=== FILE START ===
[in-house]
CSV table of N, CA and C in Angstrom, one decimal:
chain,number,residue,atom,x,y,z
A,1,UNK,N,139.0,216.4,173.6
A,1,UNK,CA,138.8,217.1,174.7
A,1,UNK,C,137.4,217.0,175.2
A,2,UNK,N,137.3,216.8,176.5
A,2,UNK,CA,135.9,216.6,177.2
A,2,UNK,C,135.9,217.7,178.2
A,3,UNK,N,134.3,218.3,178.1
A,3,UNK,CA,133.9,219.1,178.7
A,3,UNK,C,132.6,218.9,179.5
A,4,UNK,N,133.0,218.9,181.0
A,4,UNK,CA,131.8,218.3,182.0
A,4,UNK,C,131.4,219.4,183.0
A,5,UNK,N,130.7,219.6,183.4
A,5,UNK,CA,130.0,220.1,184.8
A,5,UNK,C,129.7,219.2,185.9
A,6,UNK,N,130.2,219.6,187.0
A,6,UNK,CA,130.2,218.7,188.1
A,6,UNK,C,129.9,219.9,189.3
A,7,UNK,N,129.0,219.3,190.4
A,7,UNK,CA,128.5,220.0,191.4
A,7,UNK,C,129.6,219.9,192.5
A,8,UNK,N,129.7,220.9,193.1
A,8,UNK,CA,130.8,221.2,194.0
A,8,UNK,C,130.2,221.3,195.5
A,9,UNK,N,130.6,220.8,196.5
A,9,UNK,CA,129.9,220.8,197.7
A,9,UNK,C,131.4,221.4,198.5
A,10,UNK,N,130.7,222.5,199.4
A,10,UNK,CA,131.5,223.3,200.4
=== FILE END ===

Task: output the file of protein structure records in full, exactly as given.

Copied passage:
[in-house]
CSV table of N, CA and C in Angstrom, one decimal:
chain,number,residue,atom,x,y,z
A,1,UNK,N,139.0,216.4,173.6
A,1,UNK,CA,138.8,217.1,174.7
A,1,UNK,C,137.4,217.0,175.2
A,2,UNK,N,137.3,216.8,176.5
A,2,UNK,CA,135.9,216.6,177.2
A,2,UNK,C,135.9,217.7,178.2
A,3,UNK,N,134.3,218.3,178.1
A,3,UNK,CA,133.9,219.1,178.7
A,3,UNK,C,132.6,218.9,179.5
A,4,UNK,N,133.0,218.9,181.0
A,4,UNK,CA,131.8,218.3,182.0
A,4,UNK,C,131.4,219.4,183.0
A,5,UNK,N,130.7,219.6,183.4
A,5,UNK,CA,130.0,220.1,184.8
A,5,UNK,C,129.7,219.2,185.9
A,6,UNK,N,130.2,219.6,187.0
A,6,UNK,CA,130.2,218.7,188.1
A,6,UNK,C,129.9,219.9,189.3
A,7,UNK,N,129.0,219.3,190.4
A,7,UNK,CA,128.5,220.0,191.4
A,7,UNK,C,129.6,219.9,192.5
A,8,UNK,N,129.7,220.9,193.1
A,8,UNK,CA,130.8,221.2,194.0
A,8,UNK,C,130.2,221.3,195.5
A,9,UNK,N,130.6,220.8,196.5
A,9,UNK,CA,129.9,220.8,197.7
A,9,UNK,C,131.4,221.4,198.5
A,10,UNK,N,130.7,222.5,199.4
A,10,UNK,CA,131.5,223.3,200.4